Is New Legislation Needed to Protect Online Privacy?
Administration officials insist they're not after heavy-handed regulatory approach, but if self-regulation can work, a baseline privacy law might still be needed.
Thu, March 29, 2012
CIO — Following the release of two prominent reports advancing the federal government's policy for online privacy, members of a House subcommittee on Thursday again took up consideration of whether new legislation is needed to protect consumers on the Internet.
At a hearing before the Energy and Commerce Committee's technology subcommittee, top officials with the Department of Commerce and the Federal Trade Commission walked a thin line in their remarks to lawmakers who at times appeared skeptical. Both officials expressed support for baseline privacy legislation that would implement consumer safeguards while avoiding burdensome mandates that could hinder the online economy. At the same time, they emphasized that their recent reports -- the consumer bill of rights that the Commerce Department developed in concert with the White House and the FTC's new report on best practices -- contain no new regulatory mandates.
"These are to some extent aspirational," FTC Chairman Jon Leibowitz told the panel. "We wanted to make it very clear that this isn't a regulatory document or an enforcement document."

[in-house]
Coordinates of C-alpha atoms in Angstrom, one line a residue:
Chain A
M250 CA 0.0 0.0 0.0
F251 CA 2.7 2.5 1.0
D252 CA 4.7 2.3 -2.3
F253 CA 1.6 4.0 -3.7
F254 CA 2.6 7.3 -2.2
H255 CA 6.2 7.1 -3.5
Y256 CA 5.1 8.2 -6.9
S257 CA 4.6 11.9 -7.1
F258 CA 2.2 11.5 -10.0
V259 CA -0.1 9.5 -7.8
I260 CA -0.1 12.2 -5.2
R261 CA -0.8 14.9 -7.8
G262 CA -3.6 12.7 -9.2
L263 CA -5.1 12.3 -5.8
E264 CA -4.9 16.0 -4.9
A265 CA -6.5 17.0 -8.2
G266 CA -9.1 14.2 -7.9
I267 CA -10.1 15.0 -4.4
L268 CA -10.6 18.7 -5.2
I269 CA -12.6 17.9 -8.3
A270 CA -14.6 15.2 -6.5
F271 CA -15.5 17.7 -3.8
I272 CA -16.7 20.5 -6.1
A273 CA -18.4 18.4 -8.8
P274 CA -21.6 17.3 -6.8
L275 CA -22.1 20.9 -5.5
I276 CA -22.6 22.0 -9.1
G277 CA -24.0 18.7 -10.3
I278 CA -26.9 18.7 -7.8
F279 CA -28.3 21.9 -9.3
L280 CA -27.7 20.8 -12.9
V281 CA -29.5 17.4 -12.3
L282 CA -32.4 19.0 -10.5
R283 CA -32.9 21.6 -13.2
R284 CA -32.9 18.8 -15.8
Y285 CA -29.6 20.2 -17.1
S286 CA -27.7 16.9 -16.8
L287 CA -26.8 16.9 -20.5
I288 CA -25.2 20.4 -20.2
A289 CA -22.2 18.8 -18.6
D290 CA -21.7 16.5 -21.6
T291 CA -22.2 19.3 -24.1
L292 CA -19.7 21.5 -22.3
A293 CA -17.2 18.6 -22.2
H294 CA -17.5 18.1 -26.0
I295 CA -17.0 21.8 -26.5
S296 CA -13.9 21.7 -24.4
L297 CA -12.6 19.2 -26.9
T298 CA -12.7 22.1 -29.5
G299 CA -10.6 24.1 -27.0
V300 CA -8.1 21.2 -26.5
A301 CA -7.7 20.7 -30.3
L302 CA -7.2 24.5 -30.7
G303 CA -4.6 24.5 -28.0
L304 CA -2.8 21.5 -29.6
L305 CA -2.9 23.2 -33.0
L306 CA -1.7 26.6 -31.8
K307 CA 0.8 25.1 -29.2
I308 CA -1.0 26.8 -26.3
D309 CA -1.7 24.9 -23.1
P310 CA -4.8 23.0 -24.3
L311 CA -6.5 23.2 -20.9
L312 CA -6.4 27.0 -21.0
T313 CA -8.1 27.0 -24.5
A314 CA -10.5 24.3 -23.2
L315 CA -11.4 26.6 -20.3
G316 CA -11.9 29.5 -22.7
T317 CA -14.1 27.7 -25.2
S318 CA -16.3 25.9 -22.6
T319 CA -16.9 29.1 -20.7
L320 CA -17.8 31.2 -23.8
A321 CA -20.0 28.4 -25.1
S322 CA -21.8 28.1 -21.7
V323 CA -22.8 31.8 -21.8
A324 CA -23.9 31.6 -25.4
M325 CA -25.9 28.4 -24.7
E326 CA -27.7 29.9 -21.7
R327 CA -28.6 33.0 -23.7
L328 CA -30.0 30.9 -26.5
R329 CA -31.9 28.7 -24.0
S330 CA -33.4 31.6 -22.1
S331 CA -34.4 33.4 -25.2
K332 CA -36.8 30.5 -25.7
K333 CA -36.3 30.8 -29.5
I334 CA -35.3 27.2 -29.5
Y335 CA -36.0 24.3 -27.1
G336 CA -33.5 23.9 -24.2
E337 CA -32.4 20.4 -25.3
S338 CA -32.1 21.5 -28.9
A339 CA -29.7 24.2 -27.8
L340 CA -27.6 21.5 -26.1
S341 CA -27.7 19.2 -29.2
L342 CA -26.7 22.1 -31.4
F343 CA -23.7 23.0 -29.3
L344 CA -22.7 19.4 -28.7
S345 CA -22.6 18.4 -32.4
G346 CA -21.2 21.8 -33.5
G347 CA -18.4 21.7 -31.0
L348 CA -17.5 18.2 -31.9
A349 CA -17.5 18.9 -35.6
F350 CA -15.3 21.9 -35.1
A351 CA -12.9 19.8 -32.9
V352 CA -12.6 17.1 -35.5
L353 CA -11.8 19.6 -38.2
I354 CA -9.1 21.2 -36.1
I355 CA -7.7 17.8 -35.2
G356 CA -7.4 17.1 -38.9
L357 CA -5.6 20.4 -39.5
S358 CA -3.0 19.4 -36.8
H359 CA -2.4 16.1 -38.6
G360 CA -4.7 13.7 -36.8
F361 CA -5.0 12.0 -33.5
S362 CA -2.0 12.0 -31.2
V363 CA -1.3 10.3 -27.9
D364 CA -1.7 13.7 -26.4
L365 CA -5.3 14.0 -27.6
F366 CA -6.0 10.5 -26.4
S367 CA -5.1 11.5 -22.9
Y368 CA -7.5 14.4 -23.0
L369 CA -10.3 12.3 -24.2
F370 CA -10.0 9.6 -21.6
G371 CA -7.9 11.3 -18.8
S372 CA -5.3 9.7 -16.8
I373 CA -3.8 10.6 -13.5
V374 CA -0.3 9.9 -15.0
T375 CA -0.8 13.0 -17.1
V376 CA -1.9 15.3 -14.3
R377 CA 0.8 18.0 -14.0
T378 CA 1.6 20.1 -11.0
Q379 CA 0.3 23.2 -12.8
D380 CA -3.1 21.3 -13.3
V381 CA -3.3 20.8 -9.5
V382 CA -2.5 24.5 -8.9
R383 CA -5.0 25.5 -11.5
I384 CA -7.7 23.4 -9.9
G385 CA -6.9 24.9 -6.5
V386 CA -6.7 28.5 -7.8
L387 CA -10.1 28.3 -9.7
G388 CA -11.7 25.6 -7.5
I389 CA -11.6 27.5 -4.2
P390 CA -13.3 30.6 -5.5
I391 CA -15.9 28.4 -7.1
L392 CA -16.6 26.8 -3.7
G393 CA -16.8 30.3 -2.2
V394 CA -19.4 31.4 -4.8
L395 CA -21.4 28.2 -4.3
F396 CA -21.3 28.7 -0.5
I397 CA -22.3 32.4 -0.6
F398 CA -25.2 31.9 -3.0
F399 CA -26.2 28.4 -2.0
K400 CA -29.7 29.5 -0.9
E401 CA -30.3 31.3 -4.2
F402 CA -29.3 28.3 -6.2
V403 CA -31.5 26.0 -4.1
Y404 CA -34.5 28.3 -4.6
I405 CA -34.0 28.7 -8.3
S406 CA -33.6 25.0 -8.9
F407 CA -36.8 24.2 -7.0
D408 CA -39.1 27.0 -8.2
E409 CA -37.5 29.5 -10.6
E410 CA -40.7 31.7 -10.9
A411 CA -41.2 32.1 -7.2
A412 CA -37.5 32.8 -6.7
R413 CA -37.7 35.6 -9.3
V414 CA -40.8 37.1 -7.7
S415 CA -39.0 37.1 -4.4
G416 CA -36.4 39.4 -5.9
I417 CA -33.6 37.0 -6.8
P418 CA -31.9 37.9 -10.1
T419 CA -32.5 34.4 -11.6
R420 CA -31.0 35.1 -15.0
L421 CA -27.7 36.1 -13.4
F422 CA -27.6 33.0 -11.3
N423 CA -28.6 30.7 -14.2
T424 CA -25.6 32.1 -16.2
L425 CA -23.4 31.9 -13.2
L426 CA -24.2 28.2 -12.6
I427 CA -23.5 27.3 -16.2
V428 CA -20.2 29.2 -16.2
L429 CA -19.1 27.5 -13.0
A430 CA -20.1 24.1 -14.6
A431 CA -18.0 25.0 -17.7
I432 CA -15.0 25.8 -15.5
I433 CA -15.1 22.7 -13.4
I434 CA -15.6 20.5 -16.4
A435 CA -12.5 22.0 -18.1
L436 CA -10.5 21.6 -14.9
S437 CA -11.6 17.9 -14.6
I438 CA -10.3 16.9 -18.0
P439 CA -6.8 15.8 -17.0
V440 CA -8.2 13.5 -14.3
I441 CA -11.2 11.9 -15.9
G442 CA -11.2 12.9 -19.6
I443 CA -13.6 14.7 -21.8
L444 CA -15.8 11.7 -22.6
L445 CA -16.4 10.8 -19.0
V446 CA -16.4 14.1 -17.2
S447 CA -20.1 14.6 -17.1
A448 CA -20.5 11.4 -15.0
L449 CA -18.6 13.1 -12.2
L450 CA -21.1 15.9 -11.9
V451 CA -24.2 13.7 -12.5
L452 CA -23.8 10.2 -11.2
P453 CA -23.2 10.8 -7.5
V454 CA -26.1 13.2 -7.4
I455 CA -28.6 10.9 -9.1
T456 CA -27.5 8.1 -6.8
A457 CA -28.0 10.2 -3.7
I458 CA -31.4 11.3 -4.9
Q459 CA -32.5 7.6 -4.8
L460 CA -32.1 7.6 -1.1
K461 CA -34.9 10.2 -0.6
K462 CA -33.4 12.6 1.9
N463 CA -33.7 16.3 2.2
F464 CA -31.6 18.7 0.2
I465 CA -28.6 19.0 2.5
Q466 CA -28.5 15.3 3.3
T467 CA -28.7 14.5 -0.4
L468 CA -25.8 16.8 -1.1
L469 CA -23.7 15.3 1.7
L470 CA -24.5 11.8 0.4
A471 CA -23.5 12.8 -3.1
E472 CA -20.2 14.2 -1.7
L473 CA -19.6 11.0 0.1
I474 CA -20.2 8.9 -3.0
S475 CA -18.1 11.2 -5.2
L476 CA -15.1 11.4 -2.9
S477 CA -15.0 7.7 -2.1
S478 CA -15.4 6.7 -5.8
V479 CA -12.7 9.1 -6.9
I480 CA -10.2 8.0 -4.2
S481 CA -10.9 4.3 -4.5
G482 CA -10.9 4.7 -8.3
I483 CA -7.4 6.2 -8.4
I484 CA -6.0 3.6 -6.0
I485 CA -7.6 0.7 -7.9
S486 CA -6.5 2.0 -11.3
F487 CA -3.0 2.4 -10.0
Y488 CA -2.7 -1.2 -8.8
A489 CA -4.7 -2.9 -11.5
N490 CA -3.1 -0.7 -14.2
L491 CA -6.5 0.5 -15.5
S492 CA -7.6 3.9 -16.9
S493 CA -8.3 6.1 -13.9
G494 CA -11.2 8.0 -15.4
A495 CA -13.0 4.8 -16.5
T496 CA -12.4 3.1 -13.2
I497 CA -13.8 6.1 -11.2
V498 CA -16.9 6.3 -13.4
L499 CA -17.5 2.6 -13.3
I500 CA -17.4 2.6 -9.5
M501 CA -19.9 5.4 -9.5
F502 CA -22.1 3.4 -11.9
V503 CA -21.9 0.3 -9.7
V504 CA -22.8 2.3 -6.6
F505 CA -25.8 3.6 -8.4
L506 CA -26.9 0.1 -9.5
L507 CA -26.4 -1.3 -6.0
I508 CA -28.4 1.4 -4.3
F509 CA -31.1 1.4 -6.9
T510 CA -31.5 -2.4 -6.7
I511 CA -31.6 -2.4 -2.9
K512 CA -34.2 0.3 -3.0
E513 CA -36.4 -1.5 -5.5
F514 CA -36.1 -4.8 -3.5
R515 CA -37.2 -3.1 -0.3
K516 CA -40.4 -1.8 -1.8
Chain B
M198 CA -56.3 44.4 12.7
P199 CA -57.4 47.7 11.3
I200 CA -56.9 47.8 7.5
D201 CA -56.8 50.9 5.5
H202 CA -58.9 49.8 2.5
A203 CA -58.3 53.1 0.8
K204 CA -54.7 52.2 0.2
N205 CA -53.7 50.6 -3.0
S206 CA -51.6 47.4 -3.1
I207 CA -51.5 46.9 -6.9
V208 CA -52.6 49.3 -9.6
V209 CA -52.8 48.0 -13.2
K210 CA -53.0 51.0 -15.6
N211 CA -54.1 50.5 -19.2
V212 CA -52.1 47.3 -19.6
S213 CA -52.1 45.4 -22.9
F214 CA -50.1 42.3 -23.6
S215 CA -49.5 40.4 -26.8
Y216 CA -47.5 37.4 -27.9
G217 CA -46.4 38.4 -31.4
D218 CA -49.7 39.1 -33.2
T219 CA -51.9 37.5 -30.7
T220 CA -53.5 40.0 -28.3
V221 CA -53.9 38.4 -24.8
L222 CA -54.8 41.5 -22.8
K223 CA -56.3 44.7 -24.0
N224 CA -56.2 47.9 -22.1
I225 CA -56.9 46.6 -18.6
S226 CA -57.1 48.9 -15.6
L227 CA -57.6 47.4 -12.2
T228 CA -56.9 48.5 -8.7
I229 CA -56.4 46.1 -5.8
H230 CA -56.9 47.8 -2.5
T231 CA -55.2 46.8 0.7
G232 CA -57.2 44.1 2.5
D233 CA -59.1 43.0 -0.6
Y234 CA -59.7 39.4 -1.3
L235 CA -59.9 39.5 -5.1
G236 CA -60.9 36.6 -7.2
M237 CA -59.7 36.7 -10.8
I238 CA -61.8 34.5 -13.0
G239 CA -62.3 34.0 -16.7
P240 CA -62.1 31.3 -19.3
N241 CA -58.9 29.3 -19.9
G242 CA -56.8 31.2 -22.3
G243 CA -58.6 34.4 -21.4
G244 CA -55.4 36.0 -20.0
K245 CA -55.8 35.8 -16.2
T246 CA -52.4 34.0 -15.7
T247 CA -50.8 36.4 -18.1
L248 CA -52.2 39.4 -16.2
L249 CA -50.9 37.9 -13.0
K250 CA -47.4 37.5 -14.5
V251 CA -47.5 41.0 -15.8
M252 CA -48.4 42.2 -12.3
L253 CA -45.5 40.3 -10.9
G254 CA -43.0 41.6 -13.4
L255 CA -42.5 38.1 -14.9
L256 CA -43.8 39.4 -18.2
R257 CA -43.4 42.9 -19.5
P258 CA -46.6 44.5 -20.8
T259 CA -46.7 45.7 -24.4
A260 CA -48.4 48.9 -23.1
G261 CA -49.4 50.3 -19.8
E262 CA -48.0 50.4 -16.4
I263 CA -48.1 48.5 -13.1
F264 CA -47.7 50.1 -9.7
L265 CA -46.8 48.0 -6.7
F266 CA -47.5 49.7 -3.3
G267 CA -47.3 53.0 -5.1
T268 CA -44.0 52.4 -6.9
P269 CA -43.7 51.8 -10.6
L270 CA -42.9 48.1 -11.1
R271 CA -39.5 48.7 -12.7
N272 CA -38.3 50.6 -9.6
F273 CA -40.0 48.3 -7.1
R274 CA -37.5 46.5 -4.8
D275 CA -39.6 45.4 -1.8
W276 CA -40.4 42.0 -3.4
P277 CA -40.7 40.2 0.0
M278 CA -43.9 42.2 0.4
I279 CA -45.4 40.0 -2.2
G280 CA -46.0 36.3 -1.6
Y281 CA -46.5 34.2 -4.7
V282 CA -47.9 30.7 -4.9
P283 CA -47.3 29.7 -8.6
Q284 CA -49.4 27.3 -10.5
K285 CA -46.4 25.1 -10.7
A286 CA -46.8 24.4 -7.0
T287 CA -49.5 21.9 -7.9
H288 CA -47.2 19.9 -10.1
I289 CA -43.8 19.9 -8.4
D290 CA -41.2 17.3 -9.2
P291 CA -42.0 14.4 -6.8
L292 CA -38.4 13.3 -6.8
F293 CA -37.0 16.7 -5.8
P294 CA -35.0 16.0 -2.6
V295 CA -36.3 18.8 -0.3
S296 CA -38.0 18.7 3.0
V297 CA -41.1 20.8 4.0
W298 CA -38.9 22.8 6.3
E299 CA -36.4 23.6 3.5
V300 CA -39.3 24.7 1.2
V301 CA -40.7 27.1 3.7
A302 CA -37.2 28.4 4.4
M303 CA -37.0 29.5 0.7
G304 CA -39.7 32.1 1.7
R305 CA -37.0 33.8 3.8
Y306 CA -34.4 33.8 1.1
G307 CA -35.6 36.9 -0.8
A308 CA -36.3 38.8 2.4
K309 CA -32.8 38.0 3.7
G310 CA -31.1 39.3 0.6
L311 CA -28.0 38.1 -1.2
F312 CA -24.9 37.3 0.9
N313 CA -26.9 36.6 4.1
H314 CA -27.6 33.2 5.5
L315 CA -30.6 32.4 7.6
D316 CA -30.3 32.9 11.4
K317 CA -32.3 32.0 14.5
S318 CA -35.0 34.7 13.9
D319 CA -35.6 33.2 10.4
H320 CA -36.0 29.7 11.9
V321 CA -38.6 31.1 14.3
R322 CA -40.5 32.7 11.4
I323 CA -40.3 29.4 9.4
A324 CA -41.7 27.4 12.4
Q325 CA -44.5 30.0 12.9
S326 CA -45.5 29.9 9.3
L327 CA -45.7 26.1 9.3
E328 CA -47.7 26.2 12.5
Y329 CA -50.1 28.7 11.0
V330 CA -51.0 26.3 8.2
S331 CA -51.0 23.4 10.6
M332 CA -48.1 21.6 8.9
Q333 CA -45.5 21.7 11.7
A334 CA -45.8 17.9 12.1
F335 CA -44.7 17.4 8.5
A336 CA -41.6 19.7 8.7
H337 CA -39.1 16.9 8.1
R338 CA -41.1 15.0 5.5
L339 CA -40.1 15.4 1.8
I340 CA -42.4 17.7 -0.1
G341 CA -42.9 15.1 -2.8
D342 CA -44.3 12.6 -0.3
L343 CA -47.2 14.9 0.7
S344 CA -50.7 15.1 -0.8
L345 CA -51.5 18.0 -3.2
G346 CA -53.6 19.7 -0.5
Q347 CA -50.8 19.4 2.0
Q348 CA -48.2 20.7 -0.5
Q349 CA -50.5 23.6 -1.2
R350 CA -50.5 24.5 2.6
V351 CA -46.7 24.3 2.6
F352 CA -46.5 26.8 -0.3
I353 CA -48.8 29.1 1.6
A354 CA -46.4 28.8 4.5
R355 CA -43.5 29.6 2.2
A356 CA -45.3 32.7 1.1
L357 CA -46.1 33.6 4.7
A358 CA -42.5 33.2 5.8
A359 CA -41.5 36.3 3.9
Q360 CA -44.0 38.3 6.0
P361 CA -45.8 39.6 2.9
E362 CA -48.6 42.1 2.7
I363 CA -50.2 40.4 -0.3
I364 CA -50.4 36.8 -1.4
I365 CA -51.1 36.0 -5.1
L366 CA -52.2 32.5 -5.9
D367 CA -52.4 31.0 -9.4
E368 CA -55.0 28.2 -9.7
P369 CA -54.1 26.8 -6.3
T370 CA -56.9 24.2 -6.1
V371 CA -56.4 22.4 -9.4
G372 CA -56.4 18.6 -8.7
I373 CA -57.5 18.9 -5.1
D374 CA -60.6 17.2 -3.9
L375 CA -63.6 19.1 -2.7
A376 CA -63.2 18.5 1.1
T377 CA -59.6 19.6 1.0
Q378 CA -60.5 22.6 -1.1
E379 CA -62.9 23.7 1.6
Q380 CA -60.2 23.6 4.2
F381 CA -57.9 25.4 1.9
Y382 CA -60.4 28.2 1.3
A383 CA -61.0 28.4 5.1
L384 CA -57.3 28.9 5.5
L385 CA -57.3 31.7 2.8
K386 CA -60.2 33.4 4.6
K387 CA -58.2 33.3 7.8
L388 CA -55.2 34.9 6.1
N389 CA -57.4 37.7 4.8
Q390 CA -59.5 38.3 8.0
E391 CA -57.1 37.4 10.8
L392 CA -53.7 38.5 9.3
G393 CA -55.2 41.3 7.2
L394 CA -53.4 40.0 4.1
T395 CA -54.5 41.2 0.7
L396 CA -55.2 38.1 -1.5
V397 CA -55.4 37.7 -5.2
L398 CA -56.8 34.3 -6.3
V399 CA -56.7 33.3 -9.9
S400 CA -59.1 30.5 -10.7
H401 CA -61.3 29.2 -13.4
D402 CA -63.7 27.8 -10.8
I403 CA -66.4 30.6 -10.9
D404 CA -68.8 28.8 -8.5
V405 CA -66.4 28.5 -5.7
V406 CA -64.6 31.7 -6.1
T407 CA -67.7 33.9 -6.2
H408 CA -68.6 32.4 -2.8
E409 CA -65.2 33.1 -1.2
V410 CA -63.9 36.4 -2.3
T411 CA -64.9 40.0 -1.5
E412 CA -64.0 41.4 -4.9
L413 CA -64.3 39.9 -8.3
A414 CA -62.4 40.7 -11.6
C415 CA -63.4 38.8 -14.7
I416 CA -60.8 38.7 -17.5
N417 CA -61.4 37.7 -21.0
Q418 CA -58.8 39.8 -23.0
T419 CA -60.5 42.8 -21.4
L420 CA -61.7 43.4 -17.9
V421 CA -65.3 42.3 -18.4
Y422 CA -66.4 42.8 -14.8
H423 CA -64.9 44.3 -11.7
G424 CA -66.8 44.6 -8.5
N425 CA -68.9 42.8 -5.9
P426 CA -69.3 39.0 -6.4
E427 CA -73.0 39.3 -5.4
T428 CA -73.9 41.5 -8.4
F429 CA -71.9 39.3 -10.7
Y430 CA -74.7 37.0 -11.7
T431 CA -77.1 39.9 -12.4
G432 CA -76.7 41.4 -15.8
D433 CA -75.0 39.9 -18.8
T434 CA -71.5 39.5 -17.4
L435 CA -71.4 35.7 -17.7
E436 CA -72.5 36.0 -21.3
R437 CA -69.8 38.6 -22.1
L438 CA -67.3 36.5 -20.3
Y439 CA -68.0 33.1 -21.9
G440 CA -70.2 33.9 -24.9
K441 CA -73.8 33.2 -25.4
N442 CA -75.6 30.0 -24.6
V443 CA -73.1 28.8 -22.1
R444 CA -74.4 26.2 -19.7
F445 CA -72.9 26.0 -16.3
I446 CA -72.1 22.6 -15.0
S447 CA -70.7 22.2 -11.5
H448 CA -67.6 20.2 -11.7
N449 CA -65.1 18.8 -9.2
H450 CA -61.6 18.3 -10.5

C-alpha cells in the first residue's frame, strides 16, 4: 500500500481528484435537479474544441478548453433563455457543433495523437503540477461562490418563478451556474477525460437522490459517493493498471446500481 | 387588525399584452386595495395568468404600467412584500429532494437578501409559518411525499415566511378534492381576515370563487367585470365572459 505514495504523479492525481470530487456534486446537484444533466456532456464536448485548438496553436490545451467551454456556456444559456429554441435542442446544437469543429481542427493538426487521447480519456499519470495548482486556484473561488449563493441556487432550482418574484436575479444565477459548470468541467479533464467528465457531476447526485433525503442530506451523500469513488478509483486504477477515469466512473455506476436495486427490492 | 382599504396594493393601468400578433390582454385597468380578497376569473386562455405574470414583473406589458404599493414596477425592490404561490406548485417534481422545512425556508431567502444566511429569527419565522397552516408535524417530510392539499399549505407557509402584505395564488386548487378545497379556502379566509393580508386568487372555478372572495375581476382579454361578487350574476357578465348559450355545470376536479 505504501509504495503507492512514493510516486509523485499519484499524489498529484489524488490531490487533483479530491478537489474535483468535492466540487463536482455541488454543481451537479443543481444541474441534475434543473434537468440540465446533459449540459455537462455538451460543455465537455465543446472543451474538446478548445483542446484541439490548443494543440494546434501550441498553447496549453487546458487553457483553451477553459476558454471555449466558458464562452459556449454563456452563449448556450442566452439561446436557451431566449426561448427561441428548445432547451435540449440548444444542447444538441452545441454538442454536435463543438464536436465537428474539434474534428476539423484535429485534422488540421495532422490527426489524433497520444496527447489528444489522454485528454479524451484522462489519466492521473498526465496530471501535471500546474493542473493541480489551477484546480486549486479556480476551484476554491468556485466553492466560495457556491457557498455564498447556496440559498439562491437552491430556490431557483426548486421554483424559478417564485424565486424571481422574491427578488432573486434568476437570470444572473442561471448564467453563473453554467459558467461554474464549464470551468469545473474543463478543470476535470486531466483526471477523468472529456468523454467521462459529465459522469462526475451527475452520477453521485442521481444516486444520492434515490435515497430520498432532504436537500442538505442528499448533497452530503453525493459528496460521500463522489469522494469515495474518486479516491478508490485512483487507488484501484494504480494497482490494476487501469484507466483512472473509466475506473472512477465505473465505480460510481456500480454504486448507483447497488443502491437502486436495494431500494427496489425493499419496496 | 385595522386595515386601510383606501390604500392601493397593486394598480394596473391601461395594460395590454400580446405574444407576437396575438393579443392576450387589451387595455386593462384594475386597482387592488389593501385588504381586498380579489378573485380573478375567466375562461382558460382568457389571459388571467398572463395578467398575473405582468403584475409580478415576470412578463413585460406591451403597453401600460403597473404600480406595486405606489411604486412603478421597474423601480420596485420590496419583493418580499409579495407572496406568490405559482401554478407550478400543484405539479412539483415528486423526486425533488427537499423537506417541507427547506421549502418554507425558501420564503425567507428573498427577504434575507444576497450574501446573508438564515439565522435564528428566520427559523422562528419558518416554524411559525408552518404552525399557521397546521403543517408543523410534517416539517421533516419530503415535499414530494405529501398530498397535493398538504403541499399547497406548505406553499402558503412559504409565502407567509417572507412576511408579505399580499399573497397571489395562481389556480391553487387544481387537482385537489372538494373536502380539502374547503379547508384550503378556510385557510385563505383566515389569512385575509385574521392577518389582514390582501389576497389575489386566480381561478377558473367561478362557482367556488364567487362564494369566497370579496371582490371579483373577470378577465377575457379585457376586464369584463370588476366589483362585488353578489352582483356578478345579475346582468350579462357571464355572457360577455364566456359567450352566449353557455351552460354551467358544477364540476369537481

Similarly, Lawrence Strickling, the Commerce Department's assistant secretary for communication and information, affirmed that the administration is backing a largely self-regulatory approach.
Both officials expressed support for a rudimentary privacy law, though neither endorsed any specific proposal.
The FTC and Commerce Department now plan to continue their collaboration with industry stakeholders to develop codes of conduct and implementation strategies to apply high-minded privacy concepts such as transparency and choice into practice.
If the FTC wins formal commitments from industry players to adhere to certain behavior, such as abiding by the rules of the do-not-track mechanism it is endorsing, those firms would then be subject to agency oversight under its authorities relating to unfair and deceptive practices. But in the event that the FTC finds a company to be in violation of those standards and reaches a consent order, as it did last year with Google and Facebook, the agency has no authority to issue financial penalties for civil offenses, a power that it is seeking from Congress.
"I think it just makes for a much more effective deterrent," Leibowitz said. "I think 46 [state] attorneys general, who have baby FTC acts, have this authority. You have to use it judiciously."
"Civil penalty authority for violations of the FTC Act," he added, "is unanimously supported by the commission."
This is not the first time the FTC, frustrated by the limitations of its authority to protect consumer privacy, has sought expanded powers from Congress. In 2009 and 2010, when lawmakers were debating financial reform legislation, one bill that passed the House included language that would have expanded the agency's rulemaking authority. The FTC had been advocating for that provision, which encountered forceful opposition from advertising industry groups, and was ultimately excluded from the final bill.